Every day, at the Institute for Advanced Study and elsewhere, scientists and scholars are exploring the frontiers of knowledge, from the structure of the universe to the patterns of human thought. But what is the shortest path from A to B, if you do not know where B is? History teaches us that the first step is often a step sideways, away from the beaten path. Successful research is therefore an endless cycle of imagination and concentration, of playing and thinking. However, in a time that stimulates and rewards mostly short-term thinking and direct applications, the opportunity to freely explore such original ideas is getting more and more constrained. These limits to science devalue our society and hamper the long-term solutions of the world’s most pressing problems. A possible way out could be a broader understanding and appreciation of the fundamental values of the pursuit of knowledge, such as experimentation, imagination, reflection, criticism, and openness, in particular among younger generations.
Late medieval and Renaissance painters in northern Europe took pride in characterizing the forms of attention specific to the votive encounter. Amidst the hubbub of the Crucifixion, certain witnesses to the event are shown poised between acceptance and rejection of the dying man as the Christ of prophecy. These figures allowed beholders to measure their own response to Jesus’s paradoxical identity along a spectrum between seeing and blindness, between discipleship and reprobacy. Captured in the dawning of their comprehension, such characters embodied that passage from ignorance to knowledge that Aristotle, in The Poetics, called “recognition” (anagnôrisis). In this lecture, Mitchell Merback, Associate Professor of Art History at Johns Hopkins University, argues that to speak of a Christian poetics of disclosure in early modern art requires first understanding how recognition was elevated to a grand theme—and a galvanizing meta-theme—in the brilliantly naturalistic art produced north of the Alps.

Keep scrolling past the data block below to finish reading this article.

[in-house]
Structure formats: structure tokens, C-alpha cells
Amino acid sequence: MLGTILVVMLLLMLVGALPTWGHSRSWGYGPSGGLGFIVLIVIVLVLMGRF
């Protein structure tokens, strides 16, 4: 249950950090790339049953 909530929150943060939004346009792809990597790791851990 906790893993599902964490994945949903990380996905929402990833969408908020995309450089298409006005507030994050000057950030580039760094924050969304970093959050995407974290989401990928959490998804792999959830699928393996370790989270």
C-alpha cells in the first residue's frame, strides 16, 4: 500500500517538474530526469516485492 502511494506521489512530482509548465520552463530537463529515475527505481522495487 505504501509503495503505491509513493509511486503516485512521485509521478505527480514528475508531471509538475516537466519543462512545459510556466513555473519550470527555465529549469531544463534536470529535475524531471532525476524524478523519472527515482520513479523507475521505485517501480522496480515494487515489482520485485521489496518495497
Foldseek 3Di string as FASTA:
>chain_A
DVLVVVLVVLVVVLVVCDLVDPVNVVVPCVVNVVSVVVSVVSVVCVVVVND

This lecture is part of a series on art history cosponsored by the Institute for Advanced Study and the Department of Art and Archaeology at Princeton University.